While the number of literary readers has remained constant since 1982—96 million—fewer Americans, as a percentage, are reading. Currently, not quite 47% of Americans admit to engaging in literary reading in the past year.
Articles By: larryscholer_48
Increasing the size of Pell Grants may make college more expensive, according to a new report from the Cato Institute, a Washington, DC think tank.
Though opinions of Ronald Reagan tempered after his death in August, many historians and textbooks continue to diminish his legacy.
Tom Wolfe’s latest novel, I am Charlotte Simmons, misses the top-down politically correct ambience in higher education today but catches some of the spiritual drift among collegians in his tale of college life, experts on the subject concluded.
North Carolina students looking for a free ride need only to gain acceptance at the state’s selective governor’s school.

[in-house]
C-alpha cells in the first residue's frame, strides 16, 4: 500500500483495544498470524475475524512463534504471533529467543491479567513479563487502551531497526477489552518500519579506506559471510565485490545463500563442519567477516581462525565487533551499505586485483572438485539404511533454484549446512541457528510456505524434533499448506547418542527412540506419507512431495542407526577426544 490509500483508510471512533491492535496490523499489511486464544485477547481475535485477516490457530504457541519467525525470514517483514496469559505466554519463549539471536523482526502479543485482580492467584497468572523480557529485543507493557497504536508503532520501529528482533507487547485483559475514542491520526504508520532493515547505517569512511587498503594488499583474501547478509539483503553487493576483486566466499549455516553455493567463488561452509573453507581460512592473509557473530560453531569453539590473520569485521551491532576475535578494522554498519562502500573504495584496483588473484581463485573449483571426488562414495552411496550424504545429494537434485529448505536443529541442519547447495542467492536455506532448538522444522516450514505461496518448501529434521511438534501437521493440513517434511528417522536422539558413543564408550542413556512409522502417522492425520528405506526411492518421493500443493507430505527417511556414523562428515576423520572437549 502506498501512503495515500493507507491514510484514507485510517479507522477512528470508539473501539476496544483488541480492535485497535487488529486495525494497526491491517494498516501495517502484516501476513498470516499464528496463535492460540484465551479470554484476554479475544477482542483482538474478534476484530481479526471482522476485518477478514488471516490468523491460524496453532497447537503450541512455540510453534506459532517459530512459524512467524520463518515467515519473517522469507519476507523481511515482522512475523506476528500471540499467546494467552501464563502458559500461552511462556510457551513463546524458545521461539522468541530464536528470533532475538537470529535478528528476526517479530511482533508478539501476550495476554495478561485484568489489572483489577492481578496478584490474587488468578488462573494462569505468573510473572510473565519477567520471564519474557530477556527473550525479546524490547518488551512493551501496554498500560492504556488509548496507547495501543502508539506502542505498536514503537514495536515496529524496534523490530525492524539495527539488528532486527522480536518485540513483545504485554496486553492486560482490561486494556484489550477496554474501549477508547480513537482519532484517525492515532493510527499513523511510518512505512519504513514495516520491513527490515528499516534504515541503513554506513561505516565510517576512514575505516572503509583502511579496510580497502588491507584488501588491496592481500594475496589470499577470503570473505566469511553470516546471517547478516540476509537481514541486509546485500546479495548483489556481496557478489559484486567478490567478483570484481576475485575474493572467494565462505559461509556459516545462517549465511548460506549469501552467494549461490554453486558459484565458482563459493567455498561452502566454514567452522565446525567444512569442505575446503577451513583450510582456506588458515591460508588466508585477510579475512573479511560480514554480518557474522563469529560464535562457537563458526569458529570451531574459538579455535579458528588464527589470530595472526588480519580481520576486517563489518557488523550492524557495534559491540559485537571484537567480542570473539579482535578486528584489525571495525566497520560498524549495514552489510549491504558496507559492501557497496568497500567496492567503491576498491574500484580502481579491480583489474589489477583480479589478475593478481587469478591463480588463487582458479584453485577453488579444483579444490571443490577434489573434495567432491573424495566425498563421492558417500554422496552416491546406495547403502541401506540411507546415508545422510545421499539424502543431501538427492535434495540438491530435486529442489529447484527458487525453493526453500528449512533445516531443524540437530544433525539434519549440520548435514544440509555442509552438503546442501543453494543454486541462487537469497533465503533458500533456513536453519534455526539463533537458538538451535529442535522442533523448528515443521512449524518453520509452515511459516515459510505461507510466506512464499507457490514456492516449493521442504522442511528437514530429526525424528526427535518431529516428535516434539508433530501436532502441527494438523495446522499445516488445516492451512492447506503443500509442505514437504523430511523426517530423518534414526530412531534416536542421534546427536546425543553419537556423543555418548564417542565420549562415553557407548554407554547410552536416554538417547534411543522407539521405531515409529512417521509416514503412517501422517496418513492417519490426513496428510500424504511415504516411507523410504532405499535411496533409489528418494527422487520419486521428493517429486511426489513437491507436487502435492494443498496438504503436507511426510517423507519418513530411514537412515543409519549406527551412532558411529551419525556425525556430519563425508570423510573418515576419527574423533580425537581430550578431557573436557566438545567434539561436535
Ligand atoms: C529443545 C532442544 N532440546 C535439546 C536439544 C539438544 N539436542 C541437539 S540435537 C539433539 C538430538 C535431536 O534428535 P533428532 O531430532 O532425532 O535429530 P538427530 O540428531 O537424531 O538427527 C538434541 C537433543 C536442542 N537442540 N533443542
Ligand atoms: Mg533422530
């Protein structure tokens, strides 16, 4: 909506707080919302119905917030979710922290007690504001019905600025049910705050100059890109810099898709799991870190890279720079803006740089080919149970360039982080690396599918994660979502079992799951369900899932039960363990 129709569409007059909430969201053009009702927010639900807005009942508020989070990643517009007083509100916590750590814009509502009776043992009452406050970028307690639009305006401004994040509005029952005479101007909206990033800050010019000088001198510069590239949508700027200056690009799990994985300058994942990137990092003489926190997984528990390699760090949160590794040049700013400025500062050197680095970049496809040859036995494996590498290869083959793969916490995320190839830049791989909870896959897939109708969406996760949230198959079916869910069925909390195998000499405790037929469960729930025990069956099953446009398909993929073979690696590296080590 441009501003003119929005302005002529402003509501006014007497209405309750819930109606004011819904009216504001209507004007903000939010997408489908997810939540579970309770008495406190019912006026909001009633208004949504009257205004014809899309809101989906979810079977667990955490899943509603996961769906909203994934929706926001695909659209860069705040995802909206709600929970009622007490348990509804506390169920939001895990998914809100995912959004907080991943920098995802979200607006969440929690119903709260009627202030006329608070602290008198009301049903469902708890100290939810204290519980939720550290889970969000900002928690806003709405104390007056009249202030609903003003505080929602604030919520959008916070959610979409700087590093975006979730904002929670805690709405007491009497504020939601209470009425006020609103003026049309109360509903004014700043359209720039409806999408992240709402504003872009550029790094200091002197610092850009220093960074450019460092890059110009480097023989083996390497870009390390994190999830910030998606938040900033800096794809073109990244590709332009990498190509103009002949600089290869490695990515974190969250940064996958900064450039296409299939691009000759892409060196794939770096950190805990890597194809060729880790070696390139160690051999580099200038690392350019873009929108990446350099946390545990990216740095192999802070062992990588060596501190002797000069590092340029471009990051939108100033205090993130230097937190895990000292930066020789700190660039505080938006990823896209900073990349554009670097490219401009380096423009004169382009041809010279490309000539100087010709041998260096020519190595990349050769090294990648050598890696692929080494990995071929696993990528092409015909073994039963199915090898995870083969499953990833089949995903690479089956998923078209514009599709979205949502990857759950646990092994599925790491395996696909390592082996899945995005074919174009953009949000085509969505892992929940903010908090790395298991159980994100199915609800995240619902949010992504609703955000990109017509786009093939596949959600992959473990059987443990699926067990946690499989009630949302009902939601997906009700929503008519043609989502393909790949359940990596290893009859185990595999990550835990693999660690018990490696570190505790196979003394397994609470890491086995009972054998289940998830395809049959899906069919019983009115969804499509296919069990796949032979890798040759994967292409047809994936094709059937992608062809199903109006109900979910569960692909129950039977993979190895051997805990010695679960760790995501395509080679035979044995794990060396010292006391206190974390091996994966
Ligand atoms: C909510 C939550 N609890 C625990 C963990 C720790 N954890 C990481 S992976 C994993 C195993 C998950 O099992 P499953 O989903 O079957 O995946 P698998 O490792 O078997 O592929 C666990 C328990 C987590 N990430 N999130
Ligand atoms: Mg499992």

A growing number of students are responding to the increasingly secular, even pagan, nature of most colleges and universities by a taking a walk, to a more religious institution of higher learning.
A new report issued by Achieve, Inc. reveals yet another shortcoming in the education system, the “expectations gap.”
The outgoing president of the Modern Language Association Robert Scholes used his farewell speech to admonish literature professors from around the country about the state of their field.
A frequent criticism of current humanities instruction is that it focuses on what to think, rather than how to think. The humanities have become dogmatic and provincial.
A Humanities curriculum should promote and foster human rights across the globe, according to three professors who convened at the Modern Language Association conference to discuss “The Future of the Humanities in a Fragmented World.”